Introducing the MOTHER EARTH NEWS Environmental Hall of Fame

John James Audubon, Henry David Thoreau, John Muir, Theodore Roosevelt and Rachel Carson are the first honorees.

| September/October 1983

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    John James Audubon, American Artist and Ornithologist (1785–1851)
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    Henry David Thoreau, American Writer and Naturalist (1817–1862)
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    John Muir, Geologist, Explorer, and Naturalist (1838–1914)
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    Theodore Roosevelt, 26th President of the United States (1858–1919)
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    Rachel Carson, Scientist and Author (1907–1964)

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"There is a pleasure in the pathless woods,
There is a rapture on the lonely shore,
There is society, where none intrudes,
By the deep sea, and music in its roar:
I love not Man the less, but Nature more."

The first of our long-awaited Environmental Hall of Fame selections—based on suggestions from MOTHER 's readers and voted upon by her editors—have been made! By the end of this year, we'll have chosen a total of 13 individuals whom we esteem for the work each did to further the protection and preservation of the planet's natural environment. (That's one selection for each year the MOTHER EARTH NEWS has been published, and we'll add another honoree each year hereafter.) 

Of course, in addition to their appearance in the pages of this magazine, these true firiends of the earth will be honored in commemorative displays that are now being set up at our beautiful Eco-Village. It's a small tribute, indeed, because the good that these men and women have accomplished has benefited us all, and—under the guardianship of each of us—will continue to serve future generations.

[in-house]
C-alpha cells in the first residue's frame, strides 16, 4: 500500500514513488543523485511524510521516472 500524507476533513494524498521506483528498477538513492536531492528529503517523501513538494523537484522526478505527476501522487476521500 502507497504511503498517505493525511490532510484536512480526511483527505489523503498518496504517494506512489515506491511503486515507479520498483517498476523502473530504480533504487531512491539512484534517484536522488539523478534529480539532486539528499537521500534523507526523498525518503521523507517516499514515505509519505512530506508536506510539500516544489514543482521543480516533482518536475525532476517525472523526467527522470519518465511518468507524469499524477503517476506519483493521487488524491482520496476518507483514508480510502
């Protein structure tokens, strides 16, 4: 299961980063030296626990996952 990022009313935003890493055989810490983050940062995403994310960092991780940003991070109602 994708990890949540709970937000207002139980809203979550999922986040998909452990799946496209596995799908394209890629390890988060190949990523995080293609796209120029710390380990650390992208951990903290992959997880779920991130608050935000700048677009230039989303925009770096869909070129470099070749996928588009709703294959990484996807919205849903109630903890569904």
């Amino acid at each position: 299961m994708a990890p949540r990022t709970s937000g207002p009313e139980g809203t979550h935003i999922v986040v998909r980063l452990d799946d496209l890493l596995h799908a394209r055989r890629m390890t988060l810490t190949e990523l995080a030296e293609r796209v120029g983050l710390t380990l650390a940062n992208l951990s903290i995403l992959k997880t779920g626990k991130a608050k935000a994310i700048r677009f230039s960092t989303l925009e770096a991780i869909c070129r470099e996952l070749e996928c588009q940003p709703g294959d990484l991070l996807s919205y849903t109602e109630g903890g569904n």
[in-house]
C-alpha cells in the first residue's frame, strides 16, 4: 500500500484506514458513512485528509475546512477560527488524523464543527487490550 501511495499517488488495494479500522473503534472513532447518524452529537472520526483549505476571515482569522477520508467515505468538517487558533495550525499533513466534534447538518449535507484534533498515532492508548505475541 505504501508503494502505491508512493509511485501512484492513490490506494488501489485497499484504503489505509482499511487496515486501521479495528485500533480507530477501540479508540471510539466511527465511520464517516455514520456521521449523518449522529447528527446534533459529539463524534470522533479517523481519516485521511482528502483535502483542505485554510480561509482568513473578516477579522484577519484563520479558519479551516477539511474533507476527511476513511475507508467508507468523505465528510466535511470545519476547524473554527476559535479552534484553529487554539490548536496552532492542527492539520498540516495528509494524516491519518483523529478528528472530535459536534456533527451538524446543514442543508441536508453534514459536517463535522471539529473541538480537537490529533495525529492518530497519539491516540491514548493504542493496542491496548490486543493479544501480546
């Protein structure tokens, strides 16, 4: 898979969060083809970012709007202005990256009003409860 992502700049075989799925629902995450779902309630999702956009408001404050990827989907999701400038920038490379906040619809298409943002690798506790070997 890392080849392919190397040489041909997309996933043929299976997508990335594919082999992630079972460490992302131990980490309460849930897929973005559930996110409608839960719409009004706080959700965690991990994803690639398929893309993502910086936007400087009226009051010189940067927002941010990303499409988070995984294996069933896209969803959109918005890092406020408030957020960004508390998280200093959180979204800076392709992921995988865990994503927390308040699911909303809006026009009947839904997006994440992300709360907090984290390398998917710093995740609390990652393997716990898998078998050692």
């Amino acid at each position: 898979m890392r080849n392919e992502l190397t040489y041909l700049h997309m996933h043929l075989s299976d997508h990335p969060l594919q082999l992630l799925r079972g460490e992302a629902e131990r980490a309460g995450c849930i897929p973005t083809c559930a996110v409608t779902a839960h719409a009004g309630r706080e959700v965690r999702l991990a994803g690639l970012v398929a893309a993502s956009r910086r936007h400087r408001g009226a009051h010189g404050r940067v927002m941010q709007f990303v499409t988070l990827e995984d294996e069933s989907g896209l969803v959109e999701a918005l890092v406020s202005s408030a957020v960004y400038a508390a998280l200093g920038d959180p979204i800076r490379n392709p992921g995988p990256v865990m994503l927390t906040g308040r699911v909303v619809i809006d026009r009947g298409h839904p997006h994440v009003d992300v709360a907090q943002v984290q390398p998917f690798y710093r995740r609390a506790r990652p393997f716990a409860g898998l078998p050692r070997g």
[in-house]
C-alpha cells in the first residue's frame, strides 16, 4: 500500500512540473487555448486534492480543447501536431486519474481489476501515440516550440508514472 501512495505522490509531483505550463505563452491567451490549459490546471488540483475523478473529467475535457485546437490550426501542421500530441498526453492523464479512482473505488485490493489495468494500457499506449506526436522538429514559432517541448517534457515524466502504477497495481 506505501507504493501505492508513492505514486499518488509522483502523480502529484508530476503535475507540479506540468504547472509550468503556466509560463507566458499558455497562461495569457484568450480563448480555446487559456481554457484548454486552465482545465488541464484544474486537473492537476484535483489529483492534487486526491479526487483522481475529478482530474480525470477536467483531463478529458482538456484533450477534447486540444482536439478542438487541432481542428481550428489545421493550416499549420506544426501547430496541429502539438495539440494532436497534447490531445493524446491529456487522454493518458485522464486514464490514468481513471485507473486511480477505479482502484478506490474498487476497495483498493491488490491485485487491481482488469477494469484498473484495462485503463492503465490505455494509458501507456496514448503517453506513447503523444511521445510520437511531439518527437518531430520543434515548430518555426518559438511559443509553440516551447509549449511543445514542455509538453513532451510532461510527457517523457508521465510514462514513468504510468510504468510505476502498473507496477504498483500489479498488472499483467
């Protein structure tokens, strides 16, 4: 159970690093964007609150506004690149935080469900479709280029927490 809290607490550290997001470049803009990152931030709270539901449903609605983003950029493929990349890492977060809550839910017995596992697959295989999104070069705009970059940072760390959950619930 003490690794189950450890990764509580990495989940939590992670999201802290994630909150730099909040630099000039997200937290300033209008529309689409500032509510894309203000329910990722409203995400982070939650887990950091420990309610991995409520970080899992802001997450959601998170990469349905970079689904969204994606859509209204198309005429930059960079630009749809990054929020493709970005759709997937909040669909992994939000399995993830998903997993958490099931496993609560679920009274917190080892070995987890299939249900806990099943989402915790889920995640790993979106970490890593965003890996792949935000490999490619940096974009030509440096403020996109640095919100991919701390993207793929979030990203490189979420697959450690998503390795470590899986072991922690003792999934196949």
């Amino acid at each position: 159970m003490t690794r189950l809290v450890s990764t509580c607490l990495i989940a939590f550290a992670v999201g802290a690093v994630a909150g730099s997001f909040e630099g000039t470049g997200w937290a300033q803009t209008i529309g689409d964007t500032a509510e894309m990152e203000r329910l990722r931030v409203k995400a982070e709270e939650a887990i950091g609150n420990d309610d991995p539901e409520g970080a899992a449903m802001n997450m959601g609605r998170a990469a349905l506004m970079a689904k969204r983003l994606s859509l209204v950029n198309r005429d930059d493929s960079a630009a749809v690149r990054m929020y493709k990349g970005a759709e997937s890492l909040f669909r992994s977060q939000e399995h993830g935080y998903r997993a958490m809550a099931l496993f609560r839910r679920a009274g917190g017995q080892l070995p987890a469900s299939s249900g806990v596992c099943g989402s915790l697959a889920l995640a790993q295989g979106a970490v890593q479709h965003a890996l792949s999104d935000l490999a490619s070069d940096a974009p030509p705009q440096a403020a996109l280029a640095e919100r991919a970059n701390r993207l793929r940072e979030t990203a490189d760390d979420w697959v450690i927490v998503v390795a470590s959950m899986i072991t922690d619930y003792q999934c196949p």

John James Audubon

American Artist and Ornithologist (1785–1851) 

John Audubon was born on the island of Haiti, and was later educated in Paris. There, he studied under David, who was then recognized as the principal French artist of the Revolutionary period. By 1820, while still a student, Audubon began the task that was to consume the rest of his life: imitating nature with brush and paint.

For years, he trekked through the North American wilderness, collecting bird specimens and doing field sketches that were later used as a basis for his incredibly detailed illustrations of the various avian species. All in all, Audubon completed an astonishing 1,065 full-sized paintings of North American birds. Those portraits make up his classic, The Birds of America, which was published in four separate volumes between 1827 and 1838. This masterwork was accompanied by Audubon's exceptional Ornithological Biography,  in which the artist created ''word pictures'' to describe the wilderness settings through which he'd journeyed.



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